Photography / Features

Podcast: Can A Photograph(er) Make a Difference?

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Many photographers begin their careers wanting to “make a difference” with their photography, to bring some good to the world, or at least to the people they photograph. It’s one of the greatest aspects of the craft and its adherents, but can a photo really bring about long-term change? This is an increasingly relevant question, and one that dogs even the most experienced and socially conscious photographers. Despite this dilemma, many photographers forge ahead, shining a light on horrors and glories with the hope that their images have a positive influence and perhaps, because of this dilemma, some photographers have found ways to use their art, labor, contacts, experiences, and insight to raise money specifically for organizations that are “making a difference.”

Salem Krieger is an experienced editorial and portrait photographer who had a seemingly simple realization in 2015: he could sell prints of his work and give a portion of the revenue to a non-profit organization of his choice. From this grew Art is Helping, his system for putting artists and art buyers together and letting the buyers determine how much they spend and which organization they support. In a short time, the roster of artists has grown, as has the varied list of non-profits that benefit from the transactions.

Alison Wright is an accomplished documentary photographer and author whose work has taken her to every corner of the world. Her latest book, Human Tribeis available through Amazon and Barnes & Noble. In 2000, a tragic, near-death accident on a jungle road in Laos and a remarkable story of heroism and recovery brought a heightened perspective to the strength and spirit that pushes people to help one another—even to risk their lives to help complete strangers. With the resolve and empathy born from suffering, Wright rebuilt her life and career and founded Faces of Hope, a fund that provides medical care and education, especially to women and children in crisis around the world. The first act of Faces of Hope was to return to the village in Laos—and the people who saved her life—with five doctors and $10,000 worth of medical supplies.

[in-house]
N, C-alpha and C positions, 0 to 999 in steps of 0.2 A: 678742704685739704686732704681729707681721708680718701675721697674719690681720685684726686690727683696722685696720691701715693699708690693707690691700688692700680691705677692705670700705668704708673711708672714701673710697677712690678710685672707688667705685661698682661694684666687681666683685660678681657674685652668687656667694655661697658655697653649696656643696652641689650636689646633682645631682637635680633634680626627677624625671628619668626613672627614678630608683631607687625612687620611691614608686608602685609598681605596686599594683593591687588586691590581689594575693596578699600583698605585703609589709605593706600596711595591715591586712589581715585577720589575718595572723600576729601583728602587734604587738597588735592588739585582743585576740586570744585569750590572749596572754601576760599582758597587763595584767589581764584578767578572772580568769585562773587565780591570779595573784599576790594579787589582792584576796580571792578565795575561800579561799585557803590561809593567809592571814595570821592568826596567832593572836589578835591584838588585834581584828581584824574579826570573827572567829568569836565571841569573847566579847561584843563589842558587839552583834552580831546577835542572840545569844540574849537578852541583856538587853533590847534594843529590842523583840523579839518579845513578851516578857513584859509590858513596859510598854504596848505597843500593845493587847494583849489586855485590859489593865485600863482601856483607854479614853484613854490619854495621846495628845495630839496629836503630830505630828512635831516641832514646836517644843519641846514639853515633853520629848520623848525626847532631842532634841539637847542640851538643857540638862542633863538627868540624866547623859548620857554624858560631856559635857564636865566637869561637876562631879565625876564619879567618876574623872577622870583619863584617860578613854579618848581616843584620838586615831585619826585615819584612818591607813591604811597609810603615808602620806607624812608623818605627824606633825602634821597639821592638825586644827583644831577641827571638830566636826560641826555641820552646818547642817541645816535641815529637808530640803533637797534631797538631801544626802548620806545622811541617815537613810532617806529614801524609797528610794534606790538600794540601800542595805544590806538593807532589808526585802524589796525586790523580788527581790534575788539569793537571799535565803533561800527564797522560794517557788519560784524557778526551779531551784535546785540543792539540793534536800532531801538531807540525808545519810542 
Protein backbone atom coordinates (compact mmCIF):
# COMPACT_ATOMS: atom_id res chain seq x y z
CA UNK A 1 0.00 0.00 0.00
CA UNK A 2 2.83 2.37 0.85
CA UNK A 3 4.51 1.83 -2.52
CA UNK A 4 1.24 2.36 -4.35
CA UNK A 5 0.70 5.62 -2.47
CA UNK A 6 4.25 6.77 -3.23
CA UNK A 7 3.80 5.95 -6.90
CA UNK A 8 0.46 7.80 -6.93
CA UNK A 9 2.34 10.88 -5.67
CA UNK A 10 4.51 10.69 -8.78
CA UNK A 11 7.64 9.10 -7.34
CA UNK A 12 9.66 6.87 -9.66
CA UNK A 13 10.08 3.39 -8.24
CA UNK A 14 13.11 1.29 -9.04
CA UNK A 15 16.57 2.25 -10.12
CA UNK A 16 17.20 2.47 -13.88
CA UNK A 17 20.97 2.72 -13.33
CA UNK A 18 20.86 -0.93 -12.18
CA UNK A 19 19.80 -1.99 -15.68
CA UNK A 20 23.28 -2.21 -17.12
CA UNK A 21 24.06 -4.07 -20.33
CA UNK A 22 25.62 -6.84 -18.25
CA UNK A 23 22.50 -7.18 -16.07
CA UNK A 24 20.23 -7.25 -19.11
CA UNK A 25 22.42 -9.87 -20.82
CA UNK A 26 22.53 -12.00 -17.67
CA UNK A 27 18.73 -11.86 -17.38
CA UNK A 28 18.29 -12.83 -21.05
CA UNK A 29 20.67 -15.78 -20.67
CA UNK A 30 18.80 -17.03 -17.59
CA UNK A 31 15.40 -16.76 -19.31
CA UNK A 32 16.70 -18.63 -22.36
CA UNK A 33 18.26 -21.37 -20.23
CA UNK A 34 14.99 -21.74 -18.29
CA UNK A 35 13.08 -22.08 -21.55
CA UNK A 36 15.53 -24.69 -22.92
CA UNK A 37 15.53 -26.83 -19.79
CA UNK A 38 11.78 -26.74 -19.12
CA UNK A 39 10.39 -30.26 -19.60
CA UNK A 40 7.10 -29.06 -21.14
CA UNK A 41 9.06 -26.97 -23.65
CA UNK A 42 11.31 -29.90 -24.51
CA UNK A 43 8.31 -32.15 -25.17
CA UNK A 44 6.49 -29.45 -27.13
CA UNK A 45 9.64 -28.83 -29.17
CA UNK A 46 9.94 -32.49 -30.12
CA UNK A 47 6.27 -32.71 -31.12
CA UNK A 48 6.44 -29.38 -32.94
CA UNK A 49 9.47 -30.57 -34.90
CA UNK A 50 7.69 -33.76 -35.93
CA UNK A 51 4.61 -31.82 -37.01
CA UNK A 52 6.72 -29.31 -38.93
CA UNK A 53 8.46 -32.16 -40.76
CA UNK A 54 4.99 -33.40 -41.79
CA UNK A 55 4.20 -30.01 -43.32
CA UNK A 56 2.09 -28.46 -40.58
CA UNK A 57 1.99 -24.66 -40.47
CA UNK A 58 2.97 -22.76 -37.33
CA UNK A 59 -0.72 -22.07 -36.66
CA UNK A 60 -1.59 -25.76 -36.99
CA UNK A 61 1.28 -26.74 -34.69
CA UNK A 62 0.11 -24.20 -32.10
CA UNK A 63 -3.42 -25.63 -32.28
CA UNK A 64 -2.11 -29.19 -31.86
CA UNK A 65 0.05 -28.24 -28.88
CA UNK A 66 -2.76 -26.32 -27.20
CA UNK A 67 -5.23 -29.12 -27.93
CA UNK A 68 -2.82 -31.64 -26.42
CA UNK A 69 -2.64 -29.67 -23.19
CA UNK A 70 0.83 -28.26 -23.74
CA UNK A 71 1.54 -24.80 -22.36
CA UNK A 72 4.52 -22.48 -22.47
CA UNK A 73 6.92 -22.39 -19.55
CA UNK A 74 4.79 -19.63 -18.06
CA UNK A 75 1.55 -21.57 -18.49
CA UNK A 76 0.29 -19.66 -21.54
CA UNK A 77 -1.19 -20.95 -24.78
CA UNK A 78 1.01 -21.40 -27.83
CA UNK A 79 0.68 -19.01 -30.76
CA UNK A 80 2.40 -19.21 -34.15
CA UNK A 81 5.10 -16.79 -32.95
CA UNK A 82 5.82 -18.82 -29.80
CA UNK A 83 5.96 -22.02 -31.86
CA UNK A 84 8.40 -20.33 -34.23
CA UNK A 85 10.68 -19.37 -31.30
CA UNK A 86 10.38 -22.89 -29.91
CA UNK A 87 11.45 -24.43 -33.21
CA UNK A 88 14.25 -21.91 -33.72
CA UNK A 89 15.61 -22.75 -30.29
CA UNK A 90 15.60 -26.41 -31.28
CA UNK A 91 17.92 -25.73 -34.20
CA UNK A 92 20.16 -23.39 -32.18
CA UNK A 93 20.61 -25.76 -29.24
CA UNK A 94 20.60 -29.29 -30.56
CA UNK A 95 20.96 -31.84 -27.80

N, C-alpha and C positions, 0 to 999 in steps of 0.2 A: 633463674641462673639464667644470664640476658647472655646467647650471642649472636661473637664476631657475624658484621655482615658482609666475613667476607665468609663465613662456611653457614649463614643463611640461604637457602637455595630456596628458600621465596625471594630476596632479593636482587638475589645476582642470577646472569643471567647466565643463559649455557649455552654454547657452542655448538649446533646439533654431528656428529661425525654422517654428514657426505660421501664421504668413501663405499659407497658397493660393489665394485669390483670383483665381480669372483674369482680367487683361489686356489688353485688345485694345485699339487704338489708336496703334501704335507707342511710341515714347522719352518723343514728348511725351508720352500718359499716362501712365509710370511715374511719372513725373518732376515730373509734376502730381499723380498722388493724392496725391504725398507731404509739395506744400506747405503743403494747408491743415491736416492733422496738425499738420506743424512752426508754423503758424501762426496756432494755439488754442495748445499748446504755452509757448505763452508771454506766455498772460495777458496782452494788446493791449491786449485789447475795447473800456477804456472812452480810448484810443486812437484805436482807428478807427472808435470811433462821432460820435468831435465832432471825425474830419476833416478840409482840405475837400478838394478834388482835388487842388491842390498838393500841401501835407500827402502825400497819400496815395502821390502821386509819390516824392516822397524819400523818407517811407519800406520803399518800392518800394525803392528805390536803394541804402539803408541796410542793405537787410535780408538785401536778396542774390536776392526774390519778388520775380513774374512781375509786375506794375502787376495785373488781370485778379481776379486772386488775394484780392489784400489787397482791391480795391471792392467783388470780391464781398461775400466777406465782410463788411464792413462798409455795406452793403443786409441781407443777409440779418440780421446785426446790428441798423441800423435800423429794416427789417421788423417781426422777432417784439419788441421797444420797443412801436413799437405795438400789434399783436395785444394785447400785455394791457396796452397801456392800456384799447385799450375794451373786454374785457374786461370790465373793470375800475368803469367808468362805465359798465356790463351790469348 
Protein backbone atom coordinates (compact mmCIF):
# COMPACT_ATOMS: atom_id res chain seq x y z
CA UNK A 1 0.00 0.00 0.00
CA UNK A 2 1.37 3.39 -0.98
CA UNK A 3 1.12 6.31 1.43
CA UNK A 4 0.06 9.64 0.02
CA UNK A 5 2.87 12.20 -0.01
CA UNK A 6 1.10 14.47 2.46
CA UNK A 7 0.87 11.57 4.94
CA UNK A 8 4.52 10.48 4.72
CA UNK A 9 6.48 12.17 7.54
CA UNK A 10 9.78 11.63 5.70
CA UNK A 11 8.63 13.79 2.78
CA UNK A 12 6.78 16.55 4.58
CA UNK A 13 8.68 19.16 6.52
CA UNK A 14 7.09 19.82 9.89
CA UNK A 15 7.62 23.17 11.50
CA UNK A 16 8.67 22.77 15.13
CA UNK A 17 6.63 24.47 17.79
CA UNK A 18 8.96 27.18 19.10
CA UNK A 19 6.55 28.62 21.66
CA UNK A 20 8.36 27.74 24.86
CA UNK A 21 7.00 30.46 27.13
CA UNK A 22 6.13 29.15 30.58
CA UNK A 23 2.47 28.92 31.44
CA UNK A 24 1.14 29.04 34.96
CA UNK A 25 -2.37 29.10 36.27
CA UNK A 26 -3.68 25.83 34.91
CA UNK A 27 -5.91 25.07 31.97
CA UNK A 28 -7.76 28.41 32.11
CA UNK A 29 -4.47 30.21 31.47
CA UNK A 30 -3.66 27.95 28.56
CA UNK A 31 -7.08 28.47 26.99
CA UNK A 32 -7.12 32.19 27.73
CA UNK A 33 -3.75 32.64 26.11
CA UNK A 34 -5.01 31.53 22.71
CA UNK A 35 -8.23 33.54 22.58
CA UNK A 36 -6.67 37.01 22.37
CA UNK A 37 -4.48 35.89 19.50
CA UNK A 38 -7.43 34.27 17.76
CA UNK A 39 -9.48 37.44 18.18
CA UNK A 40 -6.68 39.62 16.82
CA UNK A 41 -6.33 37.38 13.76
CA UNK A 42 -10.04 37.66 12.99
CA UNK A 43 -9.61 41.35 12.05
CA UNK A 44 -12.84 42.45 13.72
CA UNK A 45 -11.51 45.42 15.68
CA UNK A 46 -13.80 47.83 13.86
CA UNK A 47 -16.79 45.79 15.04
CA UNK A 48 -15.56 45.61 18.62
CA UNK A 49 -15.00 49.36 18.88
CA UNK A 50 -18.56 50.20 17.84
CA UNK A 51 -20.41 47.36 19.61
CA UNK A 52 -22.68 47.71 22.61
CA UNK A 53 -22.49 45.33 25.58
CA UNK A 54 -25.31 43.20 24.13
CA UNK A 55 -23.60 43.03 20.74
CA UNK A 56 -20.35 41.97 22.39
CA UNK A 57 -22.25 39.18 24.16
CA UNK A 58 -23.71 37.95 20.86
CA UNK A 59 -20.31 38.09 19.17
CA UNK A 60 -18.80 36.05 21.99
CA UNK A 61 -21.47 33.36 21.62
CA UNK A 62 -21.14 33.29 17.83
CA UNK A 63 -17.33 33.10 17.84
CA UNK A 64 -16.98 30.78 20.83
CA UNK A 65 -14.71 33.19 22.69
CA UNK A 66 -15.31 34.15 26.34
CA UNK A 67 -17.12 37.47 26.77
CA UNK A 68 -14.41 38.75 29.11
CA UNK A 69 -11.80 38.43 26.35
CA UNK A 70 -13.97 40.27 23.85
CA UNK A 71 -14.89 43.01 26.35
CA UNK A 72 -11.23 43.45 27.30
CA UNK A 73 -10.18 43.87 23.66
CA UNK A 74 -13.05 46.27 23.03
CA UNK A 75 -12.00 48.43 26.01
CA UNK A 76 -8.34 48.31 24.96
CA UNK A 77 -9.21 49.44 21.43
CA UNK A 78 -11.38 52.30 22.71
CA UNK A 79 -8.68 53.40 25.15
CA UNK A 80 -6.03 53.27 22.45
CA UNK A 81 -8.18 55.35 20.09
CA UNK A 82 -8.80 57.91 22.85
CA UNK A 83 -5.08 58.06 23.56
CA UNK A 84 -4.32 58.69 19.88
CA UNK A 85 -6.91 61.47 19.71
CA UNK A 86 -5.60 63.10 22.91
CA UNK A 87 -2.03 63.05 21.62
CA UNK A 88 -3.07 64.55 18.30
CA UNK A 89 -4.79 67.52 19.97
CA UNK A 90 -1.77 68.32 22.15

We speak with these two photographers about their work and about the mechanisms they have created to bring assistance to those who need it, while continuing to do the photography they love.

Guests: Alison Wright and Salem Krieger

“Tibet Girl” 2005. Photograph by Alison Wright
Malagan Ceremonial Mask, Papua New Guinea, 2010. Photograph by Alison Wright
Cover of Alison Wright’s latest book, “Human Tribe”
“NYC News Stand” by Salem Krieger, from Art is Helping
“42nd St. Alien” by Antonio Mari, from Art is Helping
“Shadows” by Cynthia Karalla, from Art is Helping
“VSH #4” by Julie Gross, from Art is Helping
“Beetle” by Jose Maximiliano Sinani Paredes Shezchez, from Art is Helping
“Auto America: New Mexico” by Salem Krieger, from Art is Helping
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Host: Allan Weitz
Senior Creative Producer: John Harris
Producer: Jason Tables
Executive Producer: Lawrence Neves

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Incredibly inspirational discussion.  Alison Wright, OMG.  So humble, it wasn't until she later in the podcast mentioned some of her experiences that it became evident what an incredible photographic life she has led.  Really enjoyed this session, as all the others I've heard so far.

Thank you for the comment Tim, really appreciate the feedback and yes, Alison is a wonderful photographer and her story is incredible...such a joy to speak with.

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